Newspaper Page Text
A PRINCE OF ROBBERs. m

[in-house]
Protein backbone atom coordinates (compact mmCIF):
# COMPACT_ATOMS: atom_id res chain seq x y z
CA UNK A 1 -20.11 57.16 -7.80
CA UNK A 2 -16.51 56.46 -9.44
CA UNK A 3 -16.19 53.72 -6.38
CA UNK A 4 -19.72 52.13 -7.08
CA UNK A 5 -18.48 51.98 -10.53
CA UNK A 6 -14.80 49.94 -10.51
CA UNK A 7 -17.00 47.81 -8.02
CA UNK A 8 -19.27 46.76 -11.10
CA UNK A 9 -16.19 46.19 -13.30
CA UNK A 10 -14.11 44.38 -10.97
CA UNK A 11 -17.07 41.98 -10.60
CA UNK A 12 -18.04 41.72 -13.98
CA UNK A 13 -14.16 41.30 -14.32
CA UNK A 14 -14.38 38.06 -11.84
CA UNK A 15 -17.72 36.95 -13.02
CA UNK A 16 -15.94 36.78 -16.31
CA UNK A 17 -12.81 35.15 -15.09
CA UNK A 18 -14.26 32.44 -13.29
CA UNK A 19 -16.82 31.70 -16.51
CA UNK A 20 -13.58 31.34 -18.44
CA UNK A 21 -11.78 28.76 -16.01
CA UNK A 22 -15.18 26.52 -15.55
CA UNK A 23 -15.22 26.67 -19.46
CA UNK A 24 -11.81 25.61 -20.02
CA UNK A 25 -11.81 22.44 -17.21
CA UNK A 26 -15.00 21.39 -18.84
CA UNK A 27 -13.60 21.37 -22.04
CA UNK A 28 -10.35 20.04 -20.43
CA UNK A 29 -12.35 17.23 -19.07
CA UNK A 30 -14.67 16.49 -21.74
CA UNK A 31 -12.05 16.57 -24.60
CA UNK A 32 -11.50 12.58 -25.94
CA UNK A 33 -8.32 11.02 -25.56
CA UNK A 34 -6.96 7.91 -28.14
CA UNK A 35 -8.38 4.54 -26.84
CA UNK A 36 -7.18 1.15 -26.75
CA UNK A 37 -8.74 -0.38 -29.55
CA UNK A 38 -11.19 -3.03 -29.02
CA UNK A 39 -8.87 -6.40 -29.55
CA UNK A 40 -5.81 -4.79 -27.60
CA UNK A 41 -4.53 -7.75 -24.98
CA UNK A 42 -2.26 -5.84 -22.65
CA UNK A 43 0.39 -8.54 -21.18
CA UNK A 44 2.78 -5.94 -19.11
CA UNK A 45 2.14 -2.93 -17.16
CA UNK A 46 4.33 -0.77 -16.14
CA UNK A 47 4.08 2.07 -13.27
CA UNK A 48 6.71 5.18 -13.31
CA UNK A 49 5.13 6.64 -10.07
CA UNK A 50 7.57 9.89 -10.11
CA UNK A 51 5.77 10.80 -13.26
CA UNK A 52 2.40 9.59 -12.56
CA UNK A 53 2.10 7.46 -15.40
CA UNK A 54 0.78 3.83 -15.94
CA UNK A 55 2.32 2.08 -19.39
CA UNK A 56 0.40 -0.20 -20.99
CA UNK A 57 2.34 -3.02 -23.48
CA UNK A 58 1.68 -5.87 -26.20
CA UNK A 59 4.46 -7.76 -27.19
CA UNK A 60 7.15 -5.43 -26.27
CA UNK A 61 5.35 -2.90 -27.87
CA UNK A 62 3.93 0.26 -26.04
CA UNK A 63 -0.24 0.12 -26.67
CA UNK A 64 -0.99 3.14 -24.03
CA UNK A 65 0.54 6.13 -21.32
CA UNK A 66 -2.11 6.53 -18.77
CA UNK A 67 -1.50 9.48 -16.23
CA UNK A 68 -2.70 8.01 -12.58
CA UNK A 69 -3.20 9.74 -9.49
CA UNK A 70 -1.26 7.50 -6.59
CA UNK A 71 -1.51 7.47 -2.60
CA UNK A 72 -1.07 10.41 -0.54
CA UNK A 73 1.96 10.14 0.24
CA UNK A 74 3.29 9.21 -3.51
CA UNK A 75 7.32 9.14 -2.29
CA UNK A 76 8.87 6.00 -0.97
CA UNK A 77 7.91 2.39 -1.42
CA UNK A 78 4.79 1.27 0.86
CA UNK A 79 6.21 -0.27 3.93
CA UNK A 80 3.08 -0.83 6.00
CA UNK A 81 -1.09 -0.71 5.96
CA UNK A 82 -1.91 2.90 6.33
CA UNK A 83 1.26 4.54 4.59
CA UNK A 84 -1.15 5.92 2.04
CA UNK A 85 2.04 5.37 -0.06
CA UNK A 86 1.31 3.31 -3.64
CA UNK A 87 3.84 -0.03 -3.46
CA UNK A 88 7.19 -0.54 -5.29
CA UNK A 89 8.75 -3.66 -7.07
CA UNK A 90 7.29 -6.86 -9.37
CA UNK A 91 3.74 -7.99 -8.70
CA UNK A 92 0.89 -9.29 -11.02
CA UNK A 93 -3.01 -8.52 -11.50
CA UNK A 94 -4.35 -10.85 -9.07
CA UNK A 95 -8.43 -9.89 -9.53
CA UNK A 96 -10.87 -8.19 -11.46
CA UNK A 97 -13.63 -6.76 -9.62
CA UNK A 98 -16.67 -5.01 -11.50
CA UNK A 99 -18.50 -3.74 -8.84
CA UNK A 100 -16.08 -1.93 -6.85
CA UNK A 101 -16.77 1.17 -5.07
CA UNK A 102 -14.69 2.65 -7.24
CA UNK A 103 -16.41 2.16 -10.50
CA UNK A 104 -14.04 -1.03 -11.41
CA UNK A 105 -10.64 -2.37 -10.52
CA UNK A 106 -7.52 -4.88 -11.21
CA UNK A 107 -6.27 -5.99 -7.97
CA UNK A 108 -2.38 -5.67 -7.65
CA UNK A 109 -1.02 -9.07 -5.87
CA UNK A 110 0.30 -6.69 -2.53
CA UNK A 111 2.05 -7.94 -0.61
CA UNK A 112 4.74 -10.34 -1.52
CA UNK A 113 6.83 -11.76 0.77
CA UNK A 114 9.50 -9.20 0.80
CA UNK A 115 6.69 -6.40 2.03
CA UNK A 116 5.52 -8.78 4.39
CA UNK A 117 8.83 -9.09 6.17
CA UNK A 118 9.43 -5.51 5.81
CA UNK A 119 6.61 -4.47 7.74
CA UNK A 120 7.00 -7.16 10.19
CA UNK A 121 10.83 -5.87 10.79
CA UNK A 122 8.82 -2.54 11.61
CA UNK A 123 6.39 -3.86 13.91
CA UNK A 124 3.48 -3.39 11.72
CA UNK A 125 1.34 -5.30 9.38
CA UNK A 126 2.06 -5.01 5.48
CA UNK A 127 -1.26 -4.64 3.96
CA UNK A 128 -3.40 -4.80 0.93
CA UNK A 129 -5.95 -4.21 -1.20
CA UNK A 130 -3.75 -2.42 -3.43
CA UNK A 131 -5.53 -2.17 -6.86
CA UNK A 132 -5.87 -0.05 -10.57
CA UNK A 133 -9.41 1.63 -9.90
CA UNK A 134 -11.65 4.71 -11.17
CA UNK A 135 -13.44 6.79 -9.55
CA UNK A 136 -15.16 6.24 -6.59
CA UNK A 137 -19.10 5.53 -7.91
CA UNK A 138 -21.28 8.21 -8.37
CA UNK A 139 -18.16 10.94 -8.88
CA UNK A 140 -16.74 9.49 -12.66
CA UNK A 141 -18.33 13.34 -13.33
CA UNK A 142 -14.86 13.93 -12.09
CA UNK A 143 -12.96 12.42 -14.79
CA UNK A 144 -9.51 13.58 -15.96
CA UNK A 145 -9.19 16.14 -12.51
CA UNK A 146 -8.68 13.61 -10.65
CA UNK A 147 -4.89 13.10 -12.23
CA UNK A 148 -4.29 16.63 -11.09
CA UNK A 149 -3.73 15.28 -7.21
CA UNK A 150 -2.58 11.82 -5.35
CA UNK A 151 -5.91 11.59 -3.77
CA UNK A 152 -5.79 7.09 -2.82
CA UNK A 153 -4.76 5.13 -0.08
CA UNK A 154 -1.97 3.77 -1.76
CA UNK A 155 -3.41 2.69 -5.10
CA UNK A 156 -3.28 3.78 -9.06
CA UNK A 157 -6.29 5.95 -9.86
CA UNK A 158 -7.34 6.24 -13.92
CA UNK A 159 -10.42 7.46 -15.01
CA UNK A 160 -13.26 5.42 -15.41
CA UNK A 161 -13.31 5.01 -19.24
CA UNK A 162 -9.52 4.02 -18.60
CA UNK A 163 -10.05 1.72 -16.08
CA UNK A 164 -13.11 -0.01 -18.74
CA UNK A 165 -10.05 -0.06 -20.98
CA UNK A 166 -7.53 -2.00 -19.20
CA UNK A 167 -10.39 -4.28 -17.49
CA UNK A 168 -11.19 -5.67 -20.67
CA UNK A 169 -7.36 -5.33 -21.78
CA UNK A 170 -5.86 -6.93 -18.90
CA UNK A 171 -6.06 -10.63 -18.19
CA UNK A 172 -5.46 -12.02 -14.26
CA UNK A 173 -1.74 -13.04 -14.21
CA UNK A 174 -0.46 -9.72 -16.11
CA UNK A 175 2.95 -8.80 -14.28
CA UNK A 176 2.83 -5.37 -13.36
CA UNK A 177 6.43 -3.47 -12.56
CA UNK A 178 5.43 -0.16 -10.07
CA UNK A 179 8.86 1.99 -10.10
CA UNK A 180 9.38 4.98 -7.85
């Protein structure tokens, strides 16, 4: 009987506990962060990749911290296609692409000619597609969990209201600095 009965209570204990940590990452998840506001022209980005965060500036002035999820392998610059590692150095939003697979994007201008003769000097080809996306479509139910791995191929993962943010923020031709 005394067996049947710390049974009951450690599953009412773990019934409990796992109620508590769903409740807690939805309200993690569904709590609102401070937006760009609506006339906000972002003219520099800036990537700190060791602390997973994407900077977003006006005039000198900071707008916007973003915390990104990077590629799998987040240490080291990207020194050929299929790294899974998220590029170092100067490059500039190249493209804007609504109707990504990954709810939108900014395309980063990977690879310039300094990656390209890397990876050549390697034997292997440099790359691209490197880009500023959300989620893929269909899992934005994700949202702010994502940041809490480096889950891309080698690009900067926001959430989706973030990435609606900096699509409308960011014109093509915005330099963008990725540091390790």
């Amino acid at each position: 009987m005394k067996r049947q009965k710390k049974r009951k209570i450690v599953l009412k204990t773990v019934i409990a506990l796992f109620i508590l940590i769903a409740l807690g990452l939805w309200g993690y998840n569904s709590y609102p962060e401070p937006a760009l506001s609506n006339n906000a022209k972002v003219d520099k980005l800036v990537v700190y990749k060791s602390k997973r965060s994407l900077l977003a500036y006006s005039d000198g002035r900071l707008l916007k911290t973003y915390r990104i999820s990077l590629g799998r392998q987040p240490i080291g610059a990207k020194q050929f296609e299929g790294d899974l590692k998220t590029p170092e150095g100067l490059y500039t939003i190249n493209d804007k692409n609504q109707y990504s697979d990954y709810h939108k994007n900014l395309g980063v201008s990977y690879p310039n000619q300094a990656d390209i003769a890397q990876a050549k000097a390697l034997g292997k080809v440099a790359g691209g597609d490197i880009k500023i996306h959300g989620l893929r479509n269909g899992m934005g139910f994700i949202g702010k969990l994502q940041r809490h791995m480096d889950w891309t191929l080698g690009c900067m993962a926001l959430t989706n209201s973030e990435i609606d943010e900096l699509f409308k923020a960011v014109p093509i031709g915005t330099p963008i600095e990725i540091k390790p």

The Greatest Stage-Coach and Railroad tj Highwayman on the Amerlean 01 Continent. di [Denver Tribune.] "The James boys are daring train robbers, fearless highwaymen, and all that, but there bf is a man 'who has not a peer, even in the tales of Turpin romance." It was Gen. R. A. Cameron, the pobtoffice special agent for this department who spoke. He tilted back in his office chair and held up to view a letter which he had just finished y' reading. "You remember the train robbery which occurred near El Paso about six weeks ago and the subsequent stoppage of a stage-coach near Tombstone, Arizona ?" "Yes." a "Well, both robberies were enshrouded in tl mystery, and we were at a loss to even al imagine who had committed them. Here I have information which convinces me that the outlaw Dave Rudebaugb, the old-time partner of Billy the Kid, is the culprit. He has again organized a gang of highwaymen. gi After having perpetrated the two robberies w named, he went into old Mexico for safety, and there will doubtless remain for some time. Rudebaugh is the most fearless and hi ingenious criminal I ever met, but New Mex- W ico has grown too warm for him. He knows that and being as cautious as he is courage ous, he will not molest that section again un- m til the coast is clear." "Rudebaugh, you know, was a close,part ner to 'Billy the Kid,' and he was captured te with the latter a year ago last fall. The causes for and the incidents of the capture are well known. The Kid was wanted for many murders, Rudebaugh was wanted for repeated and extensive road robberies. The Kid and Rudebaugh were then the leaders of a strong gang of desperadoes. When the pursuing party overtook them there were nine in the outlaw party. In the fight which at ensued one of the outlaws was killed, five of them fled and escaped, and the Kid, Rudebaugh and Billy Wilson, the notorious one-hundred-dollar-bill counterfeiter, were I captured. Owing to some technicality in ci his trial, he has not yet been convicted. ft Billy the Kid was sentenced to hang, killed his jailer, Bob Ollinger-the brave man who led the capturing posse-and escaped from th jail, murdering three other men, and was finely run down and killed by Pat Garrett in a Mexican's cabin. "Dave Rudebaugh was tried in the United States court on several indictments for hav hi ihg robbed the mails, was convicted and sen tenced to life-imprisonment. Rudebaugh while in the jail at Las Vegas some time pre vious, awaiting trial for robbery, led an es cape for his fellow priseners. It was a bold dash, and tne of those breaks that desperate men often make in the face of all possible odds. The guard opened fire upon the con- a spirators, and one of the escaping party, who had secured a pistol, returned the vol 1ey, killing the jailer. After Rudebaugh's h conviction in the Federal Court, the State authorities claimed and tried him for the murder of the jailer. He was convicted on that charge and sentenced to hang. The United States officers then took the case to the Supreme Court for the reclaimation of Rudebaugh and the enforcement of the orig- 1 inal sentence. Pending the decision Rude baugh escaped a second time from the Las Vegas jail. He undermined the wall from his cell and liberated a majority of the pris oners. The man who committed the murder for which Rudebaugh was sentenced to hang d died in his boots in an Arizona dance-hall." That was a peculiar fact. Although banded together by some friendship andjin separable in their travels, Billy the Kid and Rudebaugh always detested each other. The difference between them was singular and striking. The Kid revelled in bloodshed, murders, and cattle thieving, and Rudebaugh flatters himself that he never killed anybody. Rudebaugh is braver than was the Kid, and, despite the fact that the Kid always held him in contempt for being boastedly inno cent of murder, he admired him for his in domitable courage when emergency was of the most dangerous nature. Rudebaugh will look into the pistol mouth without flinching; the Kid would rather murder a man by as. sassin's shot than to face his victim in the yl dt e. Rudebaughis most content when on a o robbing expedition. The Kid was only sat- ci ifled when planning or executing some- sE body's death. They each detested the outlaw hi deeds and modes of crime of the other, and I1 yet they stuck together through thick and i thin, bonded by that sympathy and admira- b tion which, I suppose, hounded outlaws can :alone feel." h4 •'Is Rudebaugh peculiar in his modes of ai robbery ?" was asked. S"Oh, yeP; all mail and highway robbers ce are peculiar in their system; they all show their ear-marks in their work. But Rude-· baugh is the most peculir of them all.. When I heard the details of the two recent b robberies I divined in a moment that Rude-. baugh had committed them. In the first place i be never robs a passenger on either a stage- ii coach ok a railroad train; hi great waiknels is expres matter, and thben lad of Inchident-i ally'like, he takes thie mail. He stops a stageaosi h h Ith thebholdes of a dv.p, Agait, he never-shoots at or othaiMiss'~t I temapts to lntimldate passengers,, Re 4Js ordemw theme to UteH heldt ad temsln quiet, up*o 'a eoperypgh with the Itdji4 pirdharine of the express and maL oar matter how many or how efficient his assist ants, he does not permit them to engage in the details of a- robbery. From the stopping of the, horses and the interviewing of the driver and passengers to the breaking open of the treasure box or mail-sacks, he is usu ally unaided. These are peculiarities that cannot be changed against any highway rob ber that I know of." "What is Rudebaugh's record ?" "It would fill a volume. He is twenty nine years old and commenced his long ca reer of crime near his home in Ohio twelve years ago(, robbing the express car of a rail road train. Only to think, he started an out law in his seventeenth year ! He made a big haul and escaped to Arkansas, I think. Dur ing the intervening time he has robbed rail road trains and stage-coaches in every State and Territory between the Mississippi and the Western slope. It is not unreasonable to approximate his theft at $1,000,000. He is not dissipated: he never gets intoxicated; yet he is a reckless spendthrift in many ways. Most of the proceeds of his robberies have been lavished upon women or spent at the gambling table. These two subjects are his weakness." "Do you know him personally ?" "Yes, indeed; I am well acquainted with him. I met him for the first time when I went to Santa Fe a year ago to take a hand in his prosecution. I was agreeably su" prised to find in him a handsome, intelligent man, of striking personal magnetism of speech and conduct. He is one of the most conscientious conversationalists I ever met. You know what I mean ? There was no at tempt at deception or dissimulation in any thing that he asked or answered He was plain and outspoken, even on subjects relat ing to his conviction and the apprehension of his associates in crime. 'Why, Mr. Cam eron,' he would say, 'I can't tell you this; you couldn't expect me to criminate my partners;' or, 'Now, Mr. Cameron, I will gladly tell you so and so.' That was his style throughout. Although it was not gen erally known, it was I who induced him to confess the robberies for which he was tried. I honestly don't believe we could have con victed him if he had persisted in fighting the charges, juries in such cases are so wonder fully sympathetic. Ordinarily we find that, even when we make a case of mail robbery or a companion crime so plain and evident that the prisoner will break down and con fess, the jury has been against conviction un till the confession has been made. I suppose that that fact is attributable to the remantic splendor with which some people surround a highway desperado. While we all fear the man who robs the road at the point of the pistol, we addlire him for his daring. And this is the reason the postoffice officials work so zealously to force or induce such criminals to confess," "What is the appearance of Rudebaugh ?" "He is thick set and athletic in build, is about five feet nine inches in height. He is suave and very gentlemanly in his deport meat, He has brown hair, hazel eyes, and a heavy mustache of a shade of brown lighter than that of his hair. He is fluent in speech mildly argumentative in disposition, and has that peculiar faculty of being able to obtain news and facts where others would fail. This is a faculty which he uses advantageous ly in his search for express news on rail roads. He is as brave as a lion, and a natur al born organizer. He gathers a gang and has it in working condition in a few days. He has never been betrayed. He is always clear-headed, has the cunning of a fox, and never falls into a position of unnecessary danger through the recklessne:s of bravery or dissipation." "What did he clean up in th El Paso and Tombstone robberies mentionec?" "As near as I can estimat, he secured $3,000 in the El Paso express, and got aboqt $1,500 from the mail bags oit the stage coach. He made a miscue on the El Paso robberies. He had been laying for a large express transfer of money for San Francisco and missed the train one day. There is no discounting the fact that Rudebaugh to-day is the biggist Injun in the highway robbery business in this country. Dilatory Levers. The impatience of the parents of the young lady over the long and fruitles visits of the chronic caller was pictured in comic colors some years ago by a funny writer. It seems that it was midnight: The young man had farewelled himself out, and Emeline had locked the door and was untying her shoe, when.her mother came down stairs with a bed quilt around her, and said: "Wanted to creep up stairs without my hearing you, eh? Didn't think I knew it was an hour after midnight, did you?" The girl made no reply, and the mother continued : "Did he propose this time ?" "Why mothe ?" exclaimed the daughter. 4'You can 'why mother' all you want to, bat don't I know that he has been coming here for the lastyear ? Don't I know you have burned up over four tons of coal court ig ,d$inhe d"et a amele on hiit fha$I* l wkt teeathi iajn me. aond a ie n b . ·nwt&o.sarlgU~D O "Well I'll tell you. He'd come to time in sixty days or he'd get out of this mansion like a goat jumping over sunflower seeds." And Emeline want to bed hugging this thought to her bosom. Occasionally such visits become so burden some that the young lady talks to the young man herself. At least they had such a girl in Colorado. She had been receiving the attentions of a young man for about a year, but becoming impatient at his failure to bring matters to a crisis, she resolved to ascertain his intentions. When he next called she took him gently by the ear, led him to a seat, and said; "Nobby, you've been fooling 'round th's claim for mighty near a year, an' hev never yet shot off your mouth on the marryin' biz. I've cottoned to yer on the square clear through, an' hev stood off every other galoot that has tried to chip in ; an' now I want yer to come down to business or leave the ranch. Ef you're on the marry and want a pard that'll stick right to ye till ye pass in. yer checks, an' the good Lord calls ye over the range, just squeal, an' we'll hitch; bnt ef that ain't yer game, draw out an' give some other feller a show fur his pile. Now, sing your song, or skip out." He sang. INTERESTING. Chicago gamblers fleece the people of $8,000,000 a year. Rose Eytinge, who secured a divorce from George Butler recently, has married Cyril Searle the actor. They sailed on the Gallia for Europe recently. The Atlanta Constitution says there are at least 5,000 girls and woman at present earn ing their living in the factories of that city, while ten years ago there were hardly 500. A daughter of the late President Johnson manages a farm near Albany Texas, with such economy and success that a prosper ous future is already assured the President's two grandchildren. The St. Paul Pioneer Press says that the impeaching of Judge Cox took ten weeks time and cost $35,000 in money, and it wants some remedy for cases of flagrant drunken ness on the bench less costly and less tardy. An oun e ot selection is worth a pound of cure. Dr. Danforth, of Chicago, was the pioneer is perscribing by telephone. In 1880 he was requested by a lady's husband to telephone to her and perscribe for her. He received tol erably correct answers to all his inquiries as to symp.oms, and when he asked her to run out her tongue she declined to communicate further. Germans and English swear by God, the Latin races by the Virgin, Danes by the devil. For the Swede one devil is not enough. "A thousand devil take me," is his usual oath, or, if the emergency demand, ten thousand. In moments of great excitement he rises to the occasion and exclaims, "'Ten thousands tons of devils take me," Among Longfellow's classmates at Bow doip in 1825 were John C. S. Abbott, the popnlar historian; Jonathan Cilley, the Maine Congressmen who fell in a duel with Representative W. J. Graves, of the Louis ville district ; J. W. Bradley, the eminent lawyer and politician ; George B. Cheever, the anti-slavery advocate; Nathaniel Haw thorne, and others who achieved eminence. Guiteau has raised his rates for autographs and photographs. He has stuck up a card at the door of his cell with this inscription: "Hereafter my autographs will be sold for $2.50 per dozen, or 25 cents each. No extra charge will be made for adding religious sentiments to them, such as 'In God we trust' or something like that. My large sized photographs with autographs attached, will be furnished for $1 each, or $9 per dozen." Edith Maibe, aged 18, held a young pec. ples prayer meeting every Saturday after noon in the First Baptist church of Rock ford, Ill. These gatherings soon became larger than those which the pastor, Mr. And erson, drew to hear his sermons, and he an nounced thatno meetings'other than those he personally authorized should have the use of the house. But Edith is very popular and has hired the town hall, with the con sent and support of two of the-deacon. Lady Wilde (Speranza) the patriotic moth er of Oscar Wilde, writes: "No Irishman returned from America loyal to monarchy. On the contrary, he laughs to scorn the old bonds of servile feudalism, with all its super stitions of class worship, and his opinions soon gain many followers. The American flag holds the place of honor at all popular demonstrations in Ireland, and is always greeted with enthusiastic cheers, while the English flag is nowhere seen. The fashionable circles at Washington, the gossips, are telling people who listen to such things, that the President is courting the eldest daughter of the Secretary of state, and that the siege Indicates a surrender at an early day. The same quid-nuncs are whisp erinE about the corridors of the Capitol that Mr. Katpon, Member of QoApgaEs from IJwa may aIso lead to $te alter before long the younger saister of the tfore d daughter of the Hon. 8ecretary of State with the hard nazue to spell. ,the~arest of the Marquis of HRntly on Ihe chargpfQtoin ad iouet uop f.Jee bridled dissiaation and eztravsgannai. Ihe nobleman who has been thus disgraced at the early age of 34 enjoyed the distinction of being the Premiar Marquis of Scotland, and when he came into possession of his inherit ance a few years ago he had an incjme of about $100,000 a year. Now he is a bank rupt, awaiting his trial on a criminal charge. Horse racing, gambling and riotous living did it. Living Witnoesses. The hundreds of hearty, and healthy look ing men, women and children, that have been rescued from beds of pain, sickness and well nigh death by Parker's Ginger Tonic are the best evidences in the world of its sterling merit and worth. You will find such in almost every community. News and Novelty Depot STATIONERY AND BLANK BOOKS, MUSICAL INSTRUMENTS, PICTURE FRAMES AND CHROMOS, FINE CANDIES AND NUTS IMPORTED & DOMESTIC CIGARS, BIRD CAGES, PERAMBULATORS, TOY WAGONS, TOY CARTS AND GIGS, A Fine Stock of Wall Paper, MEERSCHAUM GOODS, FINE WOOD AND BRIER PIPES, CHOICE SMOKING TOBACCOS CHOICE CHEWING TOBACCOS, VELVET CARD, PHOTO AND CABI NET FRAMES AND EASELS, In Great Assortment. CRANE & CREEN, Froht Street, Bet.Bond and Benton. ' FORT BENTON McCORD'S RESORT, Upper Highwood, on the most direct road to the famous Barker Mines. Every accommodation for man and beast may be found at this place, Parties should make it a point to make this place the firs day, as the drive either way from here is one easily D. McCORD, Prop. Satisfies the most f.utidions as a perfect 1lair Restorer and Dressing. Admired for its cleanliness and elegantperfumne. Never Fails to Restore Grey or Faded Hlair to the youthful color. 50 cts. and $1 size.. at nll drggcisus. Get Ginger Bh, ucIu Il InIdIe. , Stillingia and many of the iest medicines I; known a e here com bined intoamcledicine of such varied and effective powers, as to make thie Greatest Blood Purifier&the Best Health and Strength Restorer Evar Used. It cures Dvspepnia, Rheurmatism, leeples~snes. all diseases of the Stomachl, Iewel? Lumgs, IJveTr, Kidneys, and all Female Complints. If you are wasting away wi'h Consumption or any disease, use t;;e 'o,~'e to-day. It widl surely help you. P e:nember! it is far superior to 1Eitters, Essences of CGineer and other Tonics, as it bailds upthesvstem without intoxicating. 5oc. andr sizes, atall dea:ers i ! drugs N one genuinlewithout signatureof HI cox & Co.,N Y . Se::dforc~rcular LARGE SAVING IN BUYING THE DOLLAR SIZE. TO THE PUBLIC. The undersigned, having bought the dairy business formerly belonging to Mr.John Neubert, hope by close attention to business and the supe ior quality of milk and cream supplied to customers, to give entire satis faction. Having moved the dairy to Delatraz's Ranch in town, we will be able to deliver milk and cream twice a day, before 6 a. m. and 6 p. m., thereby sup plying a want long felt by our citizens. EITHER & EMBLETON, 86tf Excelsior Dairy. Atchison's Trading Post SIX I.IlLES SOUTH OF FORT I[AGINNIS. A complete stock of General. Merchandise, INDIAN GOODS, And Miners' Outfits. HaPvg removed my stock of merchandise from Ft aginnis, and added a large and complete invoice of new goods, I am preparcd to supply settlers, miners, and travelers with as good goods and at as low flgares a any store in this seetion of the conn,ry outside of 40 'J~NO, . AT-OHISON. 4H SING, ento Wash Uouse : OL OOX AIX AD 8l. JOHN STRUgT&. Dose with ne atsesailtA dlimltch. W. J. MINAR, DRU GIST -AND Pharmacist, FRONT STREET, FT. BENTON, - - 1MONTANA. DEALER IN Paints, Oils and Varnish, Keeps always on hand a fnll and most complete stock of fine STATIONARY, Perfumery, Toilet Articles, A;ID NOTIONS, FINE CICARS Of the Choicest and Most Popular Brands, are kep constantly in stock. BENTON AND HELENA STAGE LINE, Makes Daily Trips Between Benton and Helena, carrying Passengers and Express Coaches leave Benton at 7 o'clock every morning, except Sunday. WM. ROWE, Manager. T. C. POWER & BRO., Agents at Benton. T. C. POWER & CO., Agents at Helena. MEAT MARKET! Main Street. Call and see me at my new market, next to Baker & DeLorimer's store. I am now better prepared than ever to supply the public with Beef, Mutton, Pork, Fish, And every article in my line the markel affords. A full supply of VEGETABL ES Always on hand. KENNEDY & KELLY' IPOR' RENTO¶. F. J. GAUGLER, Dealer in a line of General Merchandise ]ARTINsD AL E, 1m. T, I always have on hand a full supply of goods demand td by the trade, and sell them at reasonable * prices. A good hotel, under the management of Mtrs. Bar rows; a saloon and new stable, under the manage ment of Messrs. Shields & Lund, and a complete blacksmith shop, are run in connection with the store. Come to "'Brooklyn" and see me before buy ing. FRANK J. GAUGLER, 52-1v Martinedale, M. T. PALACE PARLORS Front Street, Fort Benton. : THE - Finest Tonsorial Parlors IN THE NORTHWEST. SAII EL SPALDING, Proprietor. JOHN H. GAMBLE, Front Street, a few doors above postofic. PROPRIETOR OF TE STAR BAKERY Fort Benton, Montana, CONFECTIONARY AKES8 AND PASTRY, Of all kinds always on hand. We make a specialty of turning out the BE8T BREAi IN BBNTON, and caustomers cn always rely upon getting Freeh Bread at all times., ORDEaR] s FOR Ve5ie" Cales anl Pastry Goods Will always receive prompt attention. OYSTERS, AND ALL KIND! OF FRUITS In Seasop. Ocnesds DBisrm 11orE srotly.